Recognizing the need for updating the infrastructure and operation of Iraq’s healthcare system, leaves the country seeking alternative methods of financing needed upgrades. Corporatizing (Privatizing) hospitals, pharmaceutical, and medical device manufacturers open the door for foreign investors. Iraq’s healthcare costs are expected to rise to at least $10 billion per year by 2014. Opportunities for investment are outlined in the market research report 2013 Iraq Healthcare Sector Outlook.
This is a tremendous step in the right direction for Iraq’s post-war recovery and will complement the capacity building plan recently implement by the World Health Organization and the European Union. In addition to helping Iraq improve its healthcare system, privatization of the healthcare industry will help minimize Iraq’s debt load. Corporatizing hospitals and medical manufacturers will create a sustainable healthcare system for Iraq. Let us not forget the role new competitive forces will play for KIMADIA (State Company for Drugs and Medical Appliances) and SAMARRA (State Company for Drugs, Industry and Medical Supplies) – improving quality, access and prices.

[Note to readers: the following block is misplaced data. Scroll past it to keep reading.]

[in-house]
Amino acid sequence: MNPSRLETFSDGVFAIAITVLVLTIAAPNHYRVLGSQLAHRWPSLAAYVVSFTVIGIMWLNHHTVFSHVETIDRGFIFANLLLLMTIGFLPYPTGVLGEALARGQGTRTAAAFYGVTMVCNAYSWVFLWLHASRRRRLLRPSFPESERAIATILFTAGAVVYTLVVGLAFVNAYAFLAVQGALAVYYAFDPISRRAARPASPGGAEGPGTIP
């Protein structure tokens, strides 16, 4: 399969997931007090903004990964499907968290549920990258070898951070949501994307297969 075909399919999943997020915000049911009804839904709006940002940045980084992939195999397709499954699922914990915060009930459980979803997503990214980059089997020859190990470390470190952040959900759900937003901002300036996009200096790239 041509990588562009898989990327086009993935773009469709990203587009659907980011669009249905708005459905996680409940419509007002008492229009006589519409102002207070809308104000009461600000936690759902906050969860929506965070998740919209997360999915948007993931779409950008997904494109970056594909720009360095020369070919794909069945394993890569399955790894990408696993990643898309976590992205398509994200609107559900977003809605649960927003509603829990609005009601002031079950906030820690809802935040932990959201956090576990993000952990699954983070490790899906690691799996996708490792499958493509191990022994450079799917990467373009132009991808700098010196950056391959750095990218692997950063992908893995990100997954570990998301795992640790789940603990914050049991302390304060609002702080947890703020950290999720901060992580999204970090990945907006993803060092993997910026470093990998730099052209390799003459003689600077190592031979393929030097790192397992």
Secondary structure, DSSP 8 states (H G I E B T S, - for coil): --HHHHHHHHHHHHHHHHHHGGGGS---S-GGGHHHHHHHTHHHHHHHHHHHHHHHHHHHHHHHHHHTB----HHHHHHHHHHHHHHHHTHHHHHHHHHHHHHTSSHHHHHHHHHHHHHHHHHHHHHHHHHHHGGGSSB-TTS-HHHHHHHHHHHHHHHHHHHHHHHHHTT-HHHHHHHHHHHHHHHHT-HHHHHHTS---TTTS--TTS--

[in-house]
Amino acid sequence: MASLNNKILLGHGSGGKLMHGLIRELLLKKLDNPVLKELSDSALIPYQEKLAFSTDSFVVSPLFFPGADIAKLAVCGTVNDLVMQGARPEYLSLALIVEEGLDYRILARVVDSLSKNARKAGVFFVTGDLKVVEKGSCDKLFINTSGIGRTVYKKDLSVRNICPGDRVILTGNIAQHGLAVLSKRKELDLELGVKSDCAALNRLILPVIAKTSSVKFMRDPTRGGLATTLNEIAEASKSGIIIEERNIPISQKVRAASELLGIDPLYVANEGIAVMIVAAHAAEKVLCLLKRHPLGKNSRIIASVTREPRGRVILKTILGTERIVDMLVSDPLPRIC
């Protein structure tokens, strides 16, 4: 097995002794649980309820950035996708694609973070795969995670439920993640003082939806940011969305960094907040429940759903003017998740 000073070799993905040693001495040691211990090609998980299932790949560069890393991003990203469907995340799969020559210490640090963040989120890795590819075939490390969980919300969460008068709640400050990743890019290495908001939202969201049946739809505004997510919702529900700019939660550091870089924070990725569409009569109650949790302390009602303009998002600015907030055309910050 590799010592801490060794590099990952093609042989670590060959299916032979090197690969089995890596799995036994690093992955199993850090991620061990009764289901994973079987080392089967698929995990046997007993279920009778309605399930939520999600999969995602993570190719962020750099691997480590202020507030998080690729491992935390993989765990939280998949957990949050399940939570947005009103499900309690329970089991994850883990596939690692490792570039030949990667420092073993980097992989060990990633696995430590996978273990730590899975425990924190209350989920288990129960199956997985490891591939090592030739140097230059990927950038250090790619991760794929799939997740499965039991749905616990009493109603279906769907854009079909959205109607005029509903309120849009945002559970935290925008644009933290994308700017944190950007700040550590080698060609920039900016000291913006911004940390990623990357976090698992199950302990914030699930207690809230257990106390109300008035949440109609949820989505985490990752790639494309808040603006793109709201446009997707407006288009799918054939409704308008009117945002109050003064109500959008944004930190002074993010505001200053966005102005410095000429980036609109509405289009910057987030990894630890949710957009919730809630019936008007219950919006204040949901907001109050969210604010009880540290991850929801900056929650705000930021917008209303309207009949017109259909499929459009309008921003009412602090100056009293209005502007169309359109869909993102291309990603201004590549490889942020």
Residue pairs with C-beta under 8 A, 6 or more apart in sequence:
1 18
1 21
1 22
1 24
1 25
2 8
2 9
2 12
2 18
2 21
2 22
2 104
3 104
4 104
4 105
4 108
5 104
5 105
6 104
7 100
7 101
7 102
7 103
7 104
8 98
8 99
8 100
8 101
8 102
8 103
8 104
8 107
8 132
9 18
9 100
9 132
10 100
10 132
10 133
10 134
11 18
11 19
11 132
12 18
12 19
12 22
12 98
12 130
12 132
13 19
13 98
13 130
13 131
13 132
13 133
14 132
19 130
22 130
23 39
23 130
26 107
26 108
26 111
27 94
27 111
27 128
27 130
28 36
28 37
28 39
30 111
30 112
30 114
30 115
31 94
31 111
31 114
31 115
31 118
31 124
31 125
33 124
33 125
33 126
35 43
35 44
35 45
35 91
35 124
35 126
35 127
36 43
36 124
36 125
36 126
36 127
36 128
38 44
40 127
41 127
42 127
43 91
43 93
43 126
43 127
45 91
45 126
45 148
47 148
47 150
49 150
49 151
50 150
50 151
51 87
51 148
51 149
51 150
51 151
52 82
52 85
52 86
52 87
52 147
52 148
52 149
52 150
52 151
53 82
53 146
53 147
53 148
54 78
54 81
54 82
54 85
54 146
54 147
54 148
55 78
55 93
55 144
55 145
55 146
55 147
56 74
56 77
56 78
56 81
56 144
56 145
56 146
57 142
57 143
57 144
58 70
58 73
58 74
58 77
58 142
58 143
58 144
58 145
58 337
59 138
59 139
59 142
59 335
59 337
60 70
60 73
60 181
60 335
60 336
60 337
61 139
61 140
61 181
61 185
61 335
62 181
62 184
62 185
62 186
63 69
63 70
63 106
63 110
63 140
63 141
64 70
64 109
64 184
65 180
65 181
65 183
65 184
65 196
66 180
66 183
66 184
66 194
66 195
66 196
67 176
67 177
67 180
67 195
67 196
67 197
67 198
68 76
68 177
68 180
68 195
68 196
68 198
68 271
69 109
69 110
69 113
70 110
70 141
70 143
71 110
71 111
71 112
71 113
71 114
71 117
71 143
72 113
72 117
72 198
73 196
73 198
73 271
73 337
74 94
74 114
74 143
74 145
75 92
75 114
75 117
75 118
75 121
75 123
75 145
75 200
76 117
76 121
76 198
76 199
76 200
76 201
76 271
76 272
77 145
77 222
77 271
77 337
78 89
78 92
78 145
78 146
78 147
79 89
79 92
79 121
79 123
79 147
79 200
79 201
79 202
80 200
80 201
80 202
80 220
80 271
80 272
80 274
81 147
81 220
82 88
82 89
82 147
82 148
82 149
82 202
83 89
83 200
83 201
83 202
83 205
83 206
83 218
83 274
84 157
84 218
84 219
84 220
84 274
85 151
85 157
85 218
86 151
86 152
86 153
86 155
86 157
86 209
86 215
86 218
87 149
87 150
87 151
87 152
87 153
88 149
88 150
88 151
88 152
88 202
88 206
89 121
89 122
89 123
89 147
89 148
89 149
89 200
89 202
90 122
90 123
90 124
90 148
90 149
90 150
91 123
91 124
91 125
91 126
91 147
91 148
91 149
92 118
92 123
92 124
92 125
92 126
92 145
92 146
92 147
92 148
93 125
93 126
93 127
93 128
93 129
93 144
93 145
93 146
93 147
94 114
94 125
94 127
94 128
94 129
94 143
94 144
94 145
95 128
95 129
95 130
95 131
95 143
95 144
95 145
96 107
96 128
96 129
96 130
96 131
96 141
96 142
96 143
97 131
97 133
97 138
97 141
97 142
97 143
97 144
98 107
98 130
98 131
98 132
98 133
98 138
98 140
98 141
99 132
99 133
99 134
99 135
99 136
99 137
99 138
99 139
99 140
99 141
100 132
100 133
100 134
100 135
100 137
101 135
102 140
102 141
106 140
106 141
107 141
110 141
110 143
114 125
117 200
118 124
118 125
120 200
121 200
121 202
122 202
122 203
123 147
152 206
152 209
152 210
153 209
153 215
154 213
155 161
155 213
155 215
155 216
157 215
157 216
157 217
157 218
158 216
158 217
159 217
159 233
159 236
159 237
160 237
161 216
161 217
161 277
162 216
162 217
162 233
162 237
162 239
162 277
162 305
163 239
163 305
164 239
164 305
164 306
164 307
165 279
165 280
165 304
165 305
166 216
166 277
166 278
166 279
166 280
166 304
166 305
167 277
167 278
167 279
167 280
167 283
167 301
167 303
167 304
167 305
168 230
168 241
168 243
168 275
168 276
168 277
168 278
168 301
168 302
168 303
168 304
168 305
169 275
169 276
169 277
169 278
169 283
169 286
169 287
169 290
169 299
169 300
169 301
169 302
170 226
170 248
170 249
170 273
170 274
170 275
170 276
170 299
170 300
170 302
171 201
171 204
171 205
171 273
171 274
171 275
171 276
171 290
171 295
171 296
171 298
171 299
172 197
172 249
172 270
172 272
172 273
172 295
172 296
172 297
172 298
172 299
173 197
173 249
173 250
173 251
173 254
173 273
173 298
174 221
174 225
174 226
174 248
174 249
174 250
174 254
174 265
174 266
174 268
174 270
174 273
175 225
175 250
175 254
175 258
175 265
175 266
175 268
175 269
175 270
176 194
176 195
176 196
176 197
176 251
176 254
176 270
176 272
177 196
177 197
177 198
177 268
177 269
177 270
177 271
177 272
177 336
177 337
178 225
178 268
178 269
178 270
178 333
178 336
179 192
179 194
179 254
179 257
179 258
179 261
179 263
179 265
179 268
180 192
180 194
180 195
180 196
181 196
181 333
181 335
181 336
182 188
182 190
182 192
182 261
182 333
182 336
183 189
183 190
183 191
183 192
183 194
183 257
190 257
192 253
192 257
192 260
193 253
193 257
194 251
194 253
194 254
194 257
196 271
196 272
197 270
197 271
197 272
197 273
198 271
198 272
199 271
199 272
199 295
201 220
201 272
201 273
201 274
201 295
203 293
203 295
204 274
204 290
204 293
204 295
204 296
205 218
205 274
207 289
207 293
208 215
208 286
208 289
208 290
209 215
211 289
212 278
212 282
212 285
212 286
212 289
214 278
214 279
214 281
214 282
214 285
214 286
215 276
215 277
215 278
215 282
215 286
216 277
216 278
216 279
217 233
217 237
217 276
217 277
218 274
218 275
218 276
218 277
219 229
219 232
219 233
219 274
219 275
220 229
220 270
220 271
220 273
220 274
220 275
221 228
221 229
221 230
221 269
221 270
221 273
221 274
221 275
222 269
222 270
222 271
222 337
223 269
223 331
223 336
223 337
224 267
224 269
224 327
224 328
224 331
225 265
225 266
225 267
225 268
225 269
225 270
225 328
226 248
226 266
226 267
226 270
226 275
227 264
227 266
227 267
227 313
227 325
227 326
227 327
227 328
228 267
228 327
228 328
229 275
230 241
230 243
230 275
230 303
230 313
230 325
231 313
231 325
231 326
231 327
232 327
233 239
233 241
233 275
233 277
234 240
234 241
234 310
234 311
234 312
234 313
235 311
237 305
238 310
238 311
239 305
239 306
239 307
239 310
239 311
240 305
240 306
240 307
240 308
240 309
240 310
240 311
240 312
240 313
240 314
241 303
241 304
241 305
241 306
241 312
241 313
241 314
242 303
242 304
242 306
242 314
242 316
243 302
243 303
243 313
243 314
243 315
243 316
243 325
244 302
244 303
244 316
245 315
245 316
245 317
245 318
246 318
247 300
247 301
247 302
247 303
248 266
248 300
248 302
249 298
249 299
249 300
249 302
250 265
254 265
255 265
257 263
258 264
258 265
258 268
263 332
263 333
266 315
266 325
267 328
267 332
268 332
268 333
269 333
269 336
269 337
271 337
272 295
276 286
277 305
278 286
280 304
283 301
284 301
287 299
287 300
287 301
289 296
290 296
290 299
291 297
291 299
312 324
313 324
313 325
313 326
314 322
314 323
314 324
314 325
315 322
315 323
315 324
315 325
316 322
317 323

With a combined burden of infectious and chronic disease, Iraq’s life expectancy is 59-years. Cardiovascular diseases and stroke are two of the top three causes of mortality in Iraq, with maternal mortality at number six. Malnutrition remains a concern with 9.1% of the age group 0-59 months considered malnourished. The innovative restructuring and alternative financing for improving Iraq’s healthcare system can help alleviate unnecessary deaths from preventable and treatable diseases and malnutrition. Perhaps foreign aid can be diverted to feeding Iraq’s hungry?